If there were hiccups along the way, for example, in the cross-border arrangement, the institute would step in to determine what was stopping the transit of the products. Suriyan notes, “There are policies, but sometimes there are implementation issues. So, we work on them and see the process through until the final product arrives in the other country.”
Under the same project, the institute also assisted rice producers in Lao PDR. “Lao has a good variety of rice, but they don’t have good milling facilities,” Suriyan notes. “We helped them understand how to produce good rice that meets the requirements not only of food safety but also of quality. Oftentimes, rice is locally-milled and because of low technology, there is a high percentage of broken rice and humidity is not properly maintained. Then when you enter the market, the price (of rice) becomes very low.”
Suriyan says Mekong Institute’s work boils down to particular commodities in particular economic corridors. The institute brings to bear its set of knowledge to help farmers improve their agricultural products and facilitate their integration into cross-border value chains.
In addition to economic corridors, Suriyan says city development is the other entry point for the Mekong Institute to do its work. “We ensure that all economic cooperation and integration measures are incorporated into city development (plans),” he notes. “If you look at the sub-region as a human body, cities are important organs and help link the economic corridors, which are the bloodlines.”
Impact on the Sub-region
“It’s not the training or the activity we do, but the alumni,” says Suriyan,when asked about the most significant contribution of the Mekong Institute. The institute has trained about 10,000 individuals over its 25-year history.
“By one or two training, you cannot expect to change the world, but you can expect that a network of like-minded people will be established and last longer,” he says.
He adds that the alumni, many of whom are now high-level government officials or industry leaders, understand the value of cross-border cooperation. “With this understanding and willingness to work together, gradually we can build a stronger subregion,” he says.
Threats and the Work Ahead
Mekong Institute is looking at even more complex challenges in the horizon. Suriyan cites two pressing threats to the sub- region that need to be addressed. “One is the Mekong River itself and the unpredictability of the water level,” he says. “It’s not only about the amount of water but the timing.”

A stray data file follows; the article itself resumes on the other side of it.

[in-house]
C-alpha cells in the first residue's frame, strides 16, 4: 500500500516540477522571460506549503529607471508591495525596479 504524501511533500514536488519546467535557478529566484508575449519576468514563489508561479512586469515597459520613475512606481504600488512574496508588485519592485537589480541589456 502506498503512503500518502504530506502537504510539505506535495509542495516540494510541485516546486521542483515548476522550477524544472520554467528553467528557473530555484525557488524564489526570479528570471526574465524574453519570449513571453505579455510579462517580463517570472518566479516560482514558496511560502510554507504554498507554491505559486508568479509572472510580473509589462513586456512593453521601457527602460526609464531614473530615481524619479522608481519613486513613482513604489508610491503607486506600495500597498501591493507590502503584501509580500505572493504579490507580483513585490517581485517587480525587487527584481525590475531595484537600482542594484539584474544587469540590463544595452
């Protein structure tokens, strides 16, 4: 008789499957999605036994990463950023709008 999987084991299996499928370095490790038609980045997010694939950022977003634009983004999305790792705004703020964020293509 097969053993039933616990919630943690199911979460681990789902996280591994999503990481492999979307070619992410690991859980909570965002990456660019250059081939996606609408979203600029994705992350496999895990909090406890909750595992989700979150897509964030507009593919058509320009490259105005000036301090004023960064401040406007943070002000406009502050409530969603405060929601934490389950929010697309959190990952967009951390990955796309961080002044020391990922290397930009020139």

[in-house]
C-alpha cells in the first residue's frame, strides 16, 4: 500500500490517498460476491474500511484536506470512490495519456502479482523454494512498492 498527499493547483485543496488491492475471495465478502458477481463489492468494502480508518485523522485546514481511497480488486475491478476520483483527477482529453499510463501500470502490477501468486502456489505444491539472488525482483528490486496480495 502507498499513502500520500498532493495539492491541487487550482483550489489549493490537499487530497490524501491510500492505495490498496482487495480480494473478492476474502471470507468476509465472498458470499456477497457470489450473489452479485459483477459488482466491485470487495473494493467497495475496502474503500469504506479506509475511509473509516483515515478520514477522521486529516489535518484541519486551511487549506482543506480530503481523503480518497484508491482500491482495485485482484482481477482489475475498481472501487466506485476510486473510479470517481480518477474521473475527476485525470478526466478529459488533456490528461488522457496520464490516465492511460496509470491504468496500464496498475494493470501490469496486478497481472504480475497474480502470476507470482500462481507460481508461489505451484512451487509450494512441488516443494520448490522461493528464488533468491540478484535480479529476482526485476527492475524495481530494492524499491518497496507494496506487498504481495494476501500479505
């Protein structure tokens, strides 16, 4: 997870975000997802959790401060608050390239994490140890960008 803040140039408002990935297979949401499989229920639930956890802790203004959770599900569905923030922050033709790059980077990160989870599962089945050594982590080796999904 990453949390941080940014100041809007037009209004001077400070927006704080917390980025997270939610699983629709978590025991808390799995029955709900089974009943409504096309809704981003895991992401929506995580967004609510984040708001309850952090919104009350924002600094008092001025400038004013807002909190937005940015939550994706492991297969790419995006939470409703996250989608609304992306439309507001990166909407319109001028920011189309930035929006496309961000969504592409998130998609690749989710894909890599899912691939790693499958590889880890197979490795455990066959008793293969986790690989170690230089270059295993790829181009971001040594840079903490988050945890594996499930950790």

He explains that wet season patterns have become unpredictable, and droughts are lasting longer. In fact, scientists report that in 2019, water levels in the Mekong River dropped to their lowest in more than 100 years.
“Imagine the Mekong subregion without a reliable Mekong River. We are not able to grow. (The) economy will malfunction,” Suriyan says. “I don’t think people want to see that coming. And therefore, (we need to figure out) how we can collectively work to prevent this from happening.”
Second, the Mekong sub-region is becoming a geopolitical minefield, Suriyan notes. While interest in the sub-region is good and investments from outside the region are growing, and welcome, he says that it is important that the sub-region does not become a battleground for superpower countries.
“It creates an environment not conducive to cooperation and pressures countries in the Mekong sub-region to deal with multiple directions of development,” he says. The competition for influence may end up costing Mekong countries, he adds.
Significance of the ASEAN Prize
The ASEAN Prize, Suriyan says, is a reminder that one does not have to work in ASEAN to contribute to community-building. He adds that the Mekong Institute has always strived to contribute to this community-building aspiration of ASEAN.
Second, the prize is an affirmation that implementing high- level policies is just as important as setting these policies, Suriyan says. “We feel that our work has been recognised because ASEAN sees that setting the policy is not a complete strategy. We need organisations like the Mekong Institute to help communicate and create understanding on the policy, build capacity so that the policy is translated on the ground, and show people how they can benefit (from it),” he says.
Finally, Suriyan says the prize is an encouragement to other sub-regional cooperation programmes, such as BIMP-EAGA, IMT-GT, to work towards ASEAN’s aspirations as well. “If they do things that take (the region) one step to progress, the ASEAN people will benefit, directly or indirectly,” he says.